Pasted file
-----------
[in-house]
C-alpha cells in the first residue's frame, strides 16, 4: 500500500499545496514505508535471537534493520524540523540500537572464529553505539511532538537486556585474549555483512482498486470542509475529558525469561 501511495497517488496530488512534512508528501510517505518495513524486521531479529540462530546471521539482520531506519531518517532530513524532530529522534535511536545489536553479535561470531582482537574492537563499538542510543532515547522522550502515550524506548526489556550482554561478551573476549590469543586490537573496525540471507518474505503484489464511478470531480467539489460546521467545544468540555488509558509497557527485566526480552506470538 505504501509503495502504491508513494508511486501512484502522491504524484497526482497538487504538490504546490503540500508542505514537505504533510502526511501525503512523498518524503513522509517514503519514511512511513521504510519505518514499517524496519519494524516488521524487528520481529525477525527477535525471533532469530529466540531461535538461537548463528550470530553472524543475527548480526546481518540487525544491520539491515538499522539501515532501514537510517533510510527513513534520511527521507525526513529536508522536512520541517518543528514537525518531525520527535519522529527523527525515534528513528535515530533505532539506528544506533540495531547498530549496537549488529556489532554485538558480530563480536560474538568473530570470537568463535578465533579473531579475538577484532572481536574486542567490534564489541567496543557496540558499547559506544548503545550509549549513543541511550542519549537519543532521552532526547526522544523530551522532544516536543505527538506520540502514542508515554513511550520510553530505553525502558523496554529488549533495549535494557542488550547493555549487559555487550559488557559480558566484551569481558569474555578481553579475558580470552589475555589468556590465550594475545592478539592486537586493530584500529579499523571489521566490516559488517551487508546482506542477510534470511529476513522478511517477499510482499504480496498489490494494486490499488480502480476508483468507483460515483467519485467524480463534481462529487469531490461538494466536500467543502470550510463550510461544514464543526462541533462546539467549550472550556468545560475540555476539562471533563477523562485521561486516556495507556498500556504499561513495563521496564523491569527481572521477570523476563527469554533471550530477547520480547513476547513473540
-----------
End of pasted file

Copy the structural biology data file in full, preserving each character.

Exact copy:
[in-house]
C-alpha cells in the first residue's frame, strides 16, 4: 500500500499545496514505508535471537534493520524540523540500537572464529553505539511532538537486556585474549555483512482498486470542509475529558525469561 501511495497517488496530488512534512508528501510517505518495513524486521531479529540462530546471521539482520531506519531518517532530513524532530529522534535511536545489536553479535561470531582482537574492537563499538542510543532515547522522550502515550524506548526489556550482554561478551573476549590469543586490537573496525540471507518474505503484489464511478470531480467539489460546521467545544468540555488509558509497557527485566526480552506470538 505504501509503495502504491508513494508511486501512484502522491504524484497526482497538487504538490504546490503540500508542505514537505504533510502526511501525503512523498518524503513522509517514503519514511512511513521504510519505518514499517524496519519494524516488521524487528520481529525477525527477535525471533532469530529466540531461535538461537548463528550470530553472524543475527548480526546481518540487525544491520539491515538499522539501515532501514537510517533510510527513513534520511527521507525526513529536508522536512520541517518543528514537525518531525520527535519522529527523527525515534528513528535515530533505532539506528544506533540495531547498530549496537549488529556489532554485538558480530563480536560474538568473530570470537568463535578465533579473531579475538577484532572481536574486542567490534564489541567496543557496540558499547559506544548503545550509549549513543541511550542519549537519543532521552532526547526522544523530551522532544516536543505527538506520540502514542508515554513511550520510553530505553525502558523496554529488549533495549535494557542488550547493555549487559555487550559488557559480558566484551569481558569474555578481553579475558580470552589475555589468556590465550594475545592478539592486537586493530584500529579499523571489521566490516559488517551487508546482506542477510534470511529476513522478511517477499510482499504480496498489490494494486490499488480502480476508483468507483460515483467519485467524480463534481462529487469531490461538494466536500467543502470550510463550510461544514464543526462541533462546539467549550472550556468545560475540555476539562471533563477523562485521561486516556495507556498500556504499561513495563521496564523491569527481572521477570523476563527469554533471550530477547520480547513476547513473540